Reconsidering the Rules of Space
Societies rely increasingly on satellites for vital communication services, environmental
monitoring, navigation, weather prediction, and scientific research. This largely
beneficial trend is expected to intensify as more countries develop satellite technology
and utilize the services derived from it.
These technological trends have also inspired the development of military capabilities
in space that go far beyond the traditional intelligence and early warning missions
of the Cold War period. Protecting and enhancing US military capability in space
has emerged as an important focus of military planning. Recent official documents
have proposed, for example, various anti-satellite and space-based weapons to protect
and augment US capabilities in space. Serious public discussion of military space
plans has not yet occurred in the United States, though important questions of policy,
planning and budgeting loom.
The development of space affects a range of government, commercial, and scientific
interests around the world, and US leaders have yet to propose a policy framework
that adequately balances these interests. The American Academy initiated the Reconsidering
the Rules of Space project to examine the implications of US policy in space, and
to consider the international rules and principles needed to maintain a balanced
use of space over the long term.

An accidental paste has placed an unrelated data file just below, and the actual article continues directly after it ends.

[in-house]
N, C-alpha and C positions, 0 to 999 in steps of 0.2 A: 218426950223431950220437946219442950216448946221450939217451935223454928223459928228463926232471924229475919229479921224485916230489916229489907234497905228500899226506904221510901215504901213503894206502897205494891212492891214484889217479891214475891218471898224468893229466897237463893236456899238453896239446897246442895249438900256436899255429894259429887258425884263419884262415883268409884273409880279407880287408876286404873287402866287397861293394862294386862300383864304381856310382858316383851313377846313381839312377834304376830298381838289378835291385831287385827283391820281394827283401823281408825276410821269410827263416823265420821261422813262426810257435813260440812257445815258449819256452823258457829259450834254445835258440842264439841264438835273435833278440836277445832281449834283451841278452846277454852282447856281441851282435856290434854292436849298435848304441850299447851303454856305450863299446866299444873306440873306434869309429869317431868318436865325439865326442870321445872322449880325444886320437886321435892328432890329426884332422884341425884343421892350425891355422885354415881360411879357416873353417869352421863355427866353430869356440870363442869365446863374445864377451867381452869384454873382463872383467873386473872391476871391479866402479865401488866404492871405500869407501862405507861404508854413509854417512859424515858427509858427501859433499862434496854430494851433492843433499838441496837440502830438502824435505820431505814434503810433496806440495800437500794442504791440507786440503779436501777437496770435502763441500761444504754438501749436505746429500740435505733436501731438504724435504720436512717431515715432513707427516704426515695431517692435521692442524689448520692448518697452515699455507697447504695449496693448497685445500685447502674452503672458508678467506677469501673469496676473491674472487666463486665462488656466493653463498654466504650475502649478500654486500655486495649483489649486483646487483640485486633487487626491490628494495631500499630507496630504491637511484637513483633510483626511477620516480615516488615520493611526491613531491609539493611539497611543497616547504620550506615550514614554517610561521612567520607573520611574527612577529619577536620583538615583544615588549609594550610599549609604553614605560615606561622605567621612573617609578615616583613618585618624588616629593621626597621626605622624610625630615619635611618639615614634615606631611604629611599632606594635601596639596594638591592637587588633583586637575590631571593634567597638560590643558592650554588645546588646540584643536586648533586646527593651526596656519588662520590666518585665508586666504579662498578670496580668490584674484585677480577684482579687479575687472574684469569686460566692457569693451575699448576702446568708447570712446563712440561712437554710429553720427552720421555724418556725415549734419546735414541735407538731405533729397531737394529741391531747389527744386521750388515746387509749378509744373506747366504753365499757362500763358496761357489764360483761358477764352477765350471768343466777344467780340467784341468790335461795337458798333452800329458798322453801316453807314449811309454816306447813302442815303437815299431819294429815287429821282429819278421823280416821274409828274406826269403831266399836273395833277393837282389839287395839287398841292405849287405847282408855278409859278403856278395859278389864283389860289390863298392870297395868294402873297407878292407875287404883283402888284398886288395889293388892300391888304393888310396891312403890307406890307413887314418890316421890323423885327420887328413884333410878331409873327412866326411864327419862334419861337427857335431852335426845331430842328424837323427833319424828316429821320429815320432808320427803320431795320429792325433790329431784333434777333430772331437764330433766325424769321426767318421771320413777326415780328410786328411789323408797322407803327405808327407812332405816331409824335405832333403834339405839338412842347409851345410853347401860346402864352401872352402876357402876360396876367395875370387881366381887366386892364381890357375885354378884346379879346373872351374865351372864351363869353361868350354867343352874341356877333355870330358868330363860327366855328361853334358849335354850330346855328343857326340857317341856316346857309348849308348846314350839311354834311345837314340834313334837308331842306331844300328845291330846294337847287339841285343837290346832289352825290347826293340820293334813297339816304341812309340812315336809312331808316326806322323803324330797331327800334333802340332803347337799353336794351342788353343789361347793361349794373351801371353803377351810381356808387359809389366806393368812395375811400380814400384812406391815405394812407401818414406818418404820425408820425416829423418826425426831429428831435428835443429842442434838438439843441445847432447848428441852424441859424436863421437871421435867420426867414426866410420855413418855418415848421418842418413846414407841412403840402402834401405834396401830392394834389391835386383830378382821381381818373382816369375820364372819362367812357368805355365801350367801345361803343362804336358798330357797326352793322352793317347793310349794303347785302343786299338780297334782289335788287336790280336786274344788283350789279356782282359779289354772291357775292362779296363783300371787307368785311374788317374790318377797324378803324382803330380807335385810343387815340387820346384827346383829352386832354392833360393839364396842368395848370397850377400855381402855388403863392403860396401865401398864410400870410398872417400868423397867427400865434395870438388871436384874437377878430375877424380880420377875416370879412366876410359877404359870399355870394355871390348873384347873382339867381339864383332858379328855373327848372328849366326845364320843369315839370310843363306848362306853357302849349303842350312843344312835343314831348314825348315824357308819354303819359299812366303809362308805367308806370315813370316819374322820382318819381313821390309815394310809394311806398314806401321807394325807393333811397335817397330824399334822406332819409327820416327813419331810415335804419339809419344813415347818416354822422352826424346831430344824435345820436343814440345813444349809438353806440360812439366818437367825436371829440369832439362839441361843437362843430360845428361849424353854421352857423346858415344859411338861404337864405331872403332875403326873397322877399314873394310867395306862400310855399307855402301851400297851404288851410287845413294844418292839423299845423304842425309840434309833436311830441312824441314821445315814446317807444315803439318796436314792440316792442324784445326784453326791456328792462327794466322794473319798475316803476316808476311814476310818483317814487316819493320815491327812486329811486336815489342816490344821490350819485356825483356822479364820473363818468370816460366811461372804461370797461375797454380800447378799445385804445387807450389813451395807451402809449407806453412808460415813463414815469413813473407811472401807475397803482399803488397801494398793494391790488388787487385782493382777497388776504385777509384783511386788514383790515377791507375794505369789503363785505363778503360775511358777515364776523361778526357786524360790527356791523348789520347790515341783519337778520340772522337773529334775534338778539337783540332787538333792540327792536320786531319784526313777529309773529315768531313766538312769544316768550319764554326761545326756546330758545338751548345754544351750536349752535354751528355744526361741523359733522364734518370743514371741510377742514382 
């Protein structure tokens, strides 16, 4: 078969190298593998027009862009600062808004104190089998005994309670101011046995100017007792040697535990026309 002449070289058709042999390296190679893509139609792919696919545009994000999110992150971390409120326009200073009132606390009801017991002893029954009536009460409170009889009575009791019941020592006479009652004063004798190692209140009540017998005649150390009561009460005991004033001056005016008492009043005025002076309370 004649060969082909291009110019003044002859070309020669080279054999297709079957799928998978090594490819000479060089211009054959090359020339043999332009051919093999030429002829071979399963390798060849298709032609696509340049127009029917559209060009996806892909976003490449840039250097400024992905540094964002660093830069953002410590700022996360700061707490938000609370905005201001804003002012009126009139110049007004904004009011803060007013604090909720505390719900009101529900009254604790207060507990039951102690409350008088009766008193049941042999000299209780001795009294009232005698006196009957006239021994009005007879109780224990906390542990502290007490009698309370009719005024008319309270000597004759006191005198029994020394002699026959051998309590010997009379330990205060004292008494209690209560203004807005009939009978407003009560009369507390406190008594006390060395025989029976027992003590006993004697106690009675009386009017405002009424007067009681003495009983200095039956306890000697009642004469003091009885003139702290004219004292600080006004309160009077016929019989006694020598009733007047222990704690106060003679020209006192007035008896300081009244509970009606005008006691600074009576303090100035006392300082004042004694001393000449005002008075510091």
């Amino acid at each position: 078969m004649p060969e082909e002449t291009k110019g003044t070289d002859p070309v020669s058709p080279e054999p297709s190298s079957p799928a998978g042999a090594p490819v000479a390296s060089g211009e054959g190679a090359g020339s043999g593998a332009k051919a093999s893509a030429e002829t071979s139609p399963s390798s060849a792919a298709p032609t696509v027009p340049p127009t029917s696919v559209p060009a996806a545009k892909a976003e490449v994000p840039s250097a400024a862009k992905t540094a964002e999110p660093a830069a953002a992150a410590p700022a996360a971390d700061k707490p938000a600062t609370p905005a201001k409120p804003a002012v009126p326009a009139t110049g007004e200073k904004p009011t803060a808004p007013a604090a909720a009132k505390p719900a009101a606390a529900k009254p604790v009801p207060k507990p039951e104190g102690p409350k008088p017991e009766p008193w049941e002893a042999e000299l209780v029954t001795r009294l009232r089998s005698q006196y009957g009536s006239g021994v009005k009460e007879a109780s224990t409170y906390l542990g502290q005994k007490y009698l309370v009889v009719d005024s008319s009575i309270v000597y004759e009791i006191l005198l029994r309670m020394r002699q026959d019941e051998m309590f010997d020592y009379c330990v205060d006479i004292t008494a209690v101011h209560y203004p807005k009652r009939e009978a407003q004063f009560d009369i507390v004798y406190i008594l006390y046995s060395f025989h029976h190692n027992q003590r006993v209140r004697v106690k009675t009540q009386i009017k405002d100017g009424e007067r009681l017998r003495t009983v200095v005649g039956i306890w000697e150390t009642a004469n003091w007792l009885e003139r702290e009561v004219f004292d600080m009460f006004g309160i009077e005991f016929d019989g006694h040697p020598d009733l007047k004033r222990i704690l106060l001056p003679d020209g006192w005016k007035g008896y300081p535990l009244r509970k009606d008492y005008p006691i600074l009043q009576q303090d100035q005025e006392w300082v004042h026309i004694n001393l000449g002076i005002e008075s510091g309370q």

The project has facilitated discussions between international security experts and
leading stakeholders in both commercial development and scientific advancement in
space. The project has published a series of papers, intended to help inform public
discussion and to induce a further examination of US official policies. These papers
consider the implications of physics for space security; the interaction of military,
scientific, and commercial activities in space; Chinese and Russian perspectives
on US space plans; and the possible elements of a more comprehensive set of rules
for space security.
The Reconsidering the Rules of Space project is supported by a generous grant from
the Carnegie Corporation of New York.
Washington, D.C., July 30, 2009 - Experts Urge Reformulation of U.S. Space
Policy: American Academy Issues Three White Papers.
Listen to audio from the briefing.
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